PSA after prostatectomy or radiation treatments

Following radical prostatectomy surgery, the PSA should be undetectable.

After radiation, there are often residual normal prostate cells that still make some PSA. 

PSA monitoring after treatment is an important way of understanding whether or not all the prostate cancer cells have been destroyed.

PSA is produced by all prostate cells, not just prostate cancer cells. 

To determine site of recurrence imaging, such as a CT, MRI, or bone scan. 

Where PSA is still very low, imaging tests may not provide enough information to determine a further course of action. 

Newer molecular imaging scans can be done at select centers; these scans include C11-choline, F18-and F18-sodium fluoride.

PSMA-PET uses PSMA to more precisely identify prostate cancer metastases. 

It is significantly more sensitive than traditional bone and CT scans.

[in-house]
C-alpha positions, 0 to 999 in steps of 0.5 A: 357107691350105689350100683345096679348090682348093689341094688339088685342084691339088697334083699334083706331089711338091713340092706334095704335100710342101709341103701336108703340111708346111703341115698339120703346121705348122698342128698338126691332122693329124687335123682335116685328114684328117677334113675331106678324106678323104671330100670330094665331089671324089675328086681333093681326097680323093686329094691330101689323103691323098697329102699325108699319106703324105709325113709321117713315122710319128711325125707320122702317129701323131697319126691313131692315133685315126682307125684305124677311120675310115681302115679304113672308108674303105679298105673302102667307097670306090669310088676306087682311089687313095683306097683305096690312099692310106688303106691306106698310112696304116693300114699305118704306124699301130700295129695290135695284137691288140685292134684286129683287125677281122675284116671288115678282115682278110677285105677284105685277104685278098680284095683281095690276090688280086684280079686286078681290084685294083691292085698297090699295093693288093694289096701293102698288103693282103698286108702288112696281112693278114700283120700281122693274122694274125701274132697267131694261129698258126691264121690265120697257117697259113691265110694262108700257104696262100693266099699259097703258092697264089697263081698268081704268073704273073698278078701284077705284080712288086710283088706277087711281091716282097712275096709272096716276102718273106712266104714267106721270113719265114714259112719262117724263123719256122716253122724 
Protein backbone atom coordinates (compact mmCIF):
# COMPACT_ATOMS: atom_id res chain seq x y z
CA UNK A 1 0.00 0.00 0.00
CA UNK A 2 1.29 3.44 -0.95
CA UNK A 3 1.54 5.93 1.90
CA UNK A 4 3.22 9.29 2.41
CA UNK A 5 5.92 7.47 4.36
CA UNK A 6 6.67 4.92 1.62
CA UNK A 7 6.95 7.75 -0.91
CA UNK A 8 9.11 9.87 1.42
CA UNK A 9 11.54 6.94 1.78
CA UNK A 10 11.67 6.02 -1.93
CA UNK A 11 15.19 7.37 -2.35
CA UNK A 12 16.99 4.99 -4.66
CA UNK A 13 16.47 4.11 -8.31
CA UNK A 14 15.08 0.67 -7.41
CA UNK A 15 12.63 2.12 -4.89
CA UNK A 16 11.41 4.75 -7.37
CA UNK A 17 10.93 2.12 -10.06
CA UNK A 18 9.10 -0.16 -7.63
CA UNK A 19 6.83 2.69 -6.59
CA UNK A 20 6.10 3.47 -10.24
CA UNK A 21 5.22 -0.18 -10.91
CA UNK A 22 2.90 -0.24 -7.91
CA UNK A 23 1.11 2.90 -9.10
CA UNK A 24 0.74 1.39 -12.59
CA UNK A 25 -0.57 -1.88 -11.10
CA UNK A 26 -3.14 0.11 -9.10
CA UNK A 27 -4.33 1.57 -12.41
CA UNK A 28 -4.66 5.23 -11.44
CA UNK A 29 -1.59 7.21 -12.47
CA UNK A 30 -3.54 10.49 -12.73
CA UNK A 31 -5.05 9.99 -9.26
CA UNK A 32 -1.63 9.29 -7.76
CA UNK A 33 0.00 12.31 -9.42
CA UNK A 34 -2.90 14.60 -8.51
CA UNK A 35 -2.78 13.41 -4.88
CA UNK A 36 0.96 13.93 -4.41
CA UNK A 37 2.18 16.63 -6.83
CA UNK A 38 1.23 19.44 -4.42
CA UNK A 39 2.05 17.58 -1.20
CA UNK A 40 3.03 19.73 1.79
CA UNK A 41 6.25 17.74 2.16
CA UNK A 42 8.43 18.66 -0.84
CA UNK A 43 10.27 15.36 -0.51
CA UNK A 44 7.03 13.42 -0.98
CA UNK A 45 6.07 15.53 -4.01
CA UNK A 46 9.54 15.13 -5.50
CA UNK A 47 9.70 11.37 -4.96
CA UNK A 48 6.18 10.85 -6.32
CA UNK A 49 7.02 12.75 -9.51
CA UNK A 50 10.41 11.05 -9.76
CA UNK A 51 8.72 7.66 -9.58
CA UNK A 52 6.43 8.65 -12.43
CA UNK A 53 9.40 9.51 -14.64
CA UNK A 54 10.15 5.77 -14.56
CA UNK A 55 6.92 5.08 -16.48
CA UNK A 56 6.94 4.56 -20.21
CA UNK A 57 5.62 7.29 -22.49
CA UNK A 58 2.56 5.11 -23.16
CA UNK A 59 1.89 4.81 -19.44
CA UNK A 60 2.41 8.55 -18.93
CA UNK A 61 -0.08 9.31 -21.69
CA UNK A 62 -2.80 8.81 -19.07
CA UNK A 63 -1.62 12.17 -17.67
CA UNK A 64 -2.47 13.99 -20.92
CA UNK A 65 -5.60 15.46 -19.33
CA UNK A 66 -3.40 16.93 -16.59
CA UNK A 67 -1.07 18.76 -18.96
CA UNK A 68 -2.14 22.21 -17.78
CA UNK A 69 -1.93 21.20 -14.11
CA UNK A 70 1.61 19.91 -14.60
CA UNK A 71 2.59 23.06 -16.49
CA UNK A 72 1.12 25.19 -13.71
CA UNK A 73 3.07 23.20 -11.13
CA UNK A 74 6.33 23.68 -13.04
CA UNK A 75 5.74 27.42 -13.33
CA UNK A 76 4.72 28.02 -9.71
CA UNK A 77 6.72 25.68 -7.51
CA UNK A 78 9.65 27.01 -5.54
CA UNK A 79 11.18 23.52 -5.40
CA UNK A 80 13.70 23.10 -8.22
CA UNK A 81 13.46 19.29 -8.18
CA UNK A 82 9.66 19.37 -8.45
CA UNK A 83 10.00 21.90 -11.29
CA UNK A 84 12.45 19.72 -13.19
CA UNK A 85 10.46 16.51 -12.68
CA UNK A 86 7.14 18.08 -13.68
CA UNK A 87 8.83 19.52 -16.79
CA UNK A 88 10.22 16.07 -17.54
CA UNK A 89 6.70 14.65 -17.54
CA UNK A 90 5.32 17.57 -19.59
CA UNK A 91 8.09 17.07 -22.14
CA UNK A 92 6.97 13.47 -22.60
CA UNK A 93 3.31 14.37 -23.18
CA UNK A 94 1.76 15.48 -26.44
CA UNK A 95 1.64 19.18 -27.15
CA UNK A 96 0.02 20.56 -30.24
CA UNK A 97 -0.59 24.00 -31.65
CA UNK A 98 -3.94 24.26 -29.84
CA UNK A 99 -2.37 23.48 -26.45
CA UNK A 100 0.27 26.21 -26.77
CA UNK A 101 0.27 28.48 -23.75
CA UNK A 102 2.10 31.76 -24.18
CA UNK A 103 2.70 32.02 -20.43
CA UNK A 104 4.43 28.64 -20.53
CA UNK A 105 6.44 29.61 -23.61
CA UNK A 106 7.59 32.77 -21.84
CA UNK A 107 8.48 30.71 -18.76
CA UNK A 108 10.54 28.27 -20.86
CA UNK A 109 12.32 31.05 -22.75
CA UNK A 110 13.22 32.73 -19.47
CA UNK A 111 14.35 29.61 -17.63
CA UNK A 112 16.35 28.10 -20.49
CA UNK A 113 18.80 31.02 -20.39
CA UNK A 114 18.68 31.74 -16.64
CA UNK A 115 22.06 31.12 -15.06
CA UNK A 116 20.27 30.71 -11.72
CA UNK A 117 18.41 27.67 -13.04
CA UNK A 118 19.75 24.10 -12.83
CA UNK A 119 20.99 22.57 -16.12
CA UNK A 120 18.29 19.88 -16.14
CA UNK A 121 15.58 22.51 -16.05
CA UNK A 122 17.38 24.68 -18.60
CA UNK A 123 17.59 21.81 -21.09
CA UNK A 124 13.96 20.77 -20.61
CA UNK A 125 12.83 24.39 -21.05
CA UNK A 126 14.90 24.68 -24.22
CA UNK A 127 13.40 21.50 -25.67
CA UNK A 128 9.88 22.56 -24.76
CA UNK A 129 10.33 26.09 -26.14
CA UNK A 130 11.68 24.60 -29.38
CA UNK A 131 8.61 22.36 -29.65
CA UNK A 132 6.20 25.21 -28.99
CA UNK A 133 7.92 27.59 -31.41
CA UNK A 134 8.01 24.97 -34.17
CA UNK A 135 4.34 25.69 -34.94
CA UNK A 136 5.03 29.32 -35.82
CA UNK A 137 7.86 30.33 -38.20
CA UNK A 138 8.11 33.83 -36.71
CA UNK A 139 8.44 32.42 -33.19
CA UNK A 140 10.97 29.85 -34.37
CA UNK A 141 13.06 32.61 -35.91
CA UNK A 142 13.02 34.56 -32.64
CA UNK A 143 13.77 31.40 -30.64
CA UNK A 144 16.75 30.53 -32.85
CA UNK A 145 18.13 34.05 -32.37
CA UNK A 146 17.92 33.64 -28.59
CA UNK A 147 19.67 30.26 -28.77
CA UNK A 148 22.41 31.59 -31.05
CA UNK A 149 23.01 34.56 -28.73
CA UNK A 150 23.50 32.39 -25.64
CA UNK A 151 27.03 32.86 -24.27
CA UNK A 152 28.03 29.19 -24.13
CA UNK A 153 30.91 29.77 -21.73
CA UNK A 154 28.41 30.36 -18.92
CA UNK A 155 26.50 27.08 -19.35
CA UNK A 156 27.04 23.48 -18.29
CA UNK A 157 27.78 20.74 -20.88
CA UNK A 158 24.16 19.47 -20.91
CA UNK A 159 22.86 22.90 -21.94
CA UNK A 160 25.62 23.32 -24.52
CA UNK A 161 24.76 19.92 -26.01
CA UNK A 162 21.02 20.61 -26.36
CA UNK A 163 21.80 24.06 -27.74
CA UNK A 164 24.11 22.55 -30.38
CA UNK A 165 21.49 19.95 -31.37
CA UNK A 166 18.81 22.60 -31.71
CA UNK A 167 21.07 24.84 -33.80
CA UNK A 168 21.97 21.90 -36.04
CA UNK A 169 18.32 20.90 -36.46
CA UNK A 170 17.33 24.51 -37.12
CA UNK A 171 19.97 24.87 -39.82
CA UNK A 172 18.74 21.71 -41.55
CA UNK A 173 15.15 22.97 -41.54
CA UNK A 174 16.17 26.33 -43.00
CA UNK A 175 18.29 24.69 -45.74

After the surgical removal of the prostate (prostatectomy) PSA drops to virtually undetectable levels (less than 0.1), which is effectively zero.

After radiation therapy, the PSA level rarely drops to zero: healthy prostate tissue isn’t always completely killed during radiation therapy. 

The low point, or nadir, becomes the benchmark by which to measure a rise in PSA.

Following a prostatectomy, the most widely accepted definition of a recurrence is a confirmed PSA level of 0.2 ng/mL or higher. 

After radiation therapy, the most widely accepted definition is a PSA that rises from the nadir by 2.0 ng/mL or more. 

After radiation therapy, the PSA can Jump up for a short period, and will later return to its low level. 

PSA bounces typically occur between 12 months and 2 years following the end of initial therapy.

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